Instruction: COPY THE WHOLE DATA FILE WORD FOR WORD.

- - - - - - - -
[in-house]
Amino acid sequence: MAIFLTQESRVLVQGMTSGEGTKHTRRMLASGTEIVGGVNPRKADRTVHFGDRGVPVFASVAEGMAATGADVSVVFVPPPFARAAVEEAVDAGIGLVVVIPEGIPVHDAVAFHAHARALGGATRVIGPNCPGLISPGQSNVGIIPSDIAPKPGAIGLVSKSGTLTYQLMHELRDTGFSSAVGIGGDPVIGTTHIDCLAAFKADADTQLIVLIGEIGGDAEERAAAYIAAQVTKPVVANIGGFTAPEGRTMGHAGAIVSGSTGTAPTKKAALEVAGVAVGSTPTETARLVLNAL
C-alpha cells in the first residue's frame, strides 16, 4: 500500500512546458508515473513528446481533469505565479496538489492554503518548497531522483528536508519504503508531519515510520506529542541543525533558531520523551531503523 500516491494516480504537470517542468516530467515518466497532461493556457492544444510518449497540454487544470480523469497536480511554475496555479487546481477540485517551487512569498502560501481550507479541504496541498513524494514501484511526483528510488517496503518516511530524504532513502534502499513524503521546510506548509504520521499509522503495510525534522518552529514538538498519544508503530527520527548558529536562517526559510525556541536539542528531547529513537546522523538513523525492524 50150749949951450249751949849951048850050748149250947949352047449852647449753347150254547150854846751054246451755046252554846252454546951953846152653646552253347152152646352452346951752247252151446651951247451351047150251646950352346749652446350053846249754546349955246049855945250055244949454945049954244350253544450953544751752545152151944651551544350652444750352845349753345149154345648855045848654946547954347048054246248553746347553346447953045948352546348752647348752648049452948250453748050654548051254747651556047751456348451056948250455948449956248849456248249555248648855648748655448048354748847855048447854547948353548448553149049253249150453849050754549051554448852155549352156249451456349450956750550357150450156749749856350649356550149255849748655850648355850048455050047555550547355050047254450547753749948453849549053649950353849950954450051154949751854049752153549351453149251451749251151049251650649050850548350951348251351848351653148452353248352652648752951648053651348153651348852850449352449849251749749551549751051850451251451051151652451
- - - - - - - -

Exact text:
[in-house]
Amino acid sequence: MAIFLTQESRVLVQGMTSGEGTKHTRRMLASGTEIVGGVNPRKADRTVHFGDRGVPVFASVAEGMAATGADVSVVFVPPPFARAAVEEAVDAGIGLVVVIPEGIPVHDAVAFHAHARALGGATRVIGPNCPGLISPGQSNVGIIPSDIAPKPGAIGLVSKSGTLTYQLMHELRDTGFSSAVGIGGDPVIGTTHIDCLAAFKADADTQLIVLIGEIGGDAEERAAAYIAAQVTKPVVANIGGFTAPEGRTMGHAGAIVSGSTGTAPTKKAALEVAGVAVGSTPTETARLVLNAL
C-alpha cells in the first residue's frame, strides 16, 4: 500500500512546458508515473513528446481533469505565479496538489492554503518548497531522483528536508519504503508531519515510520506529542541543525533558531520523551531503523 500516491494516480504537470517542468516530467515518466497532461493556457492544444510518449497540454487544470480523469497536480511554475496555479487546481477540485517551487512569498502560501481550507479541504496541498513524494514501484511526483528510488517496503518516511530524504532513502534502499513524503521546510506548509504520521499509522503495510525534522518552529514538538498519544508503530527520527548558529536562517526559510525556541536539542528531547529513537546522523538513523525492524 50150749949951450249751949849951048850050748149250947949352047449852647449753347150254547150854846751054246451755046252554846252454546951953846152653646552253347152152646352452346951752247252151446651951247451351047150251646950352346749652446350053846249754546349955246049855945250055244949454945049954244350253544450953544751752545152151944651551544350652444750352845349753345149154345648855045848654946547954347048054246248553746347553346447953045948352546348752647348752648049452948250453748050654548051254747651556047751456348451056948250455948449956248849456248249555248648855648748655448048354748847855048447854547948353548448553149049253249150453849050754549051554448852155549352156249451456349450956750550357150450156749749856350649356550149255849748655850648355850048455050047555550547355050047254450547753749948453849549053649950353849950954450051154949751854049752153549351453149251451749251151049251650649050850548350951348251351848351653148452353248352652648752951648053651348153651348852850449352449849251749749551549751051850451251451051151652451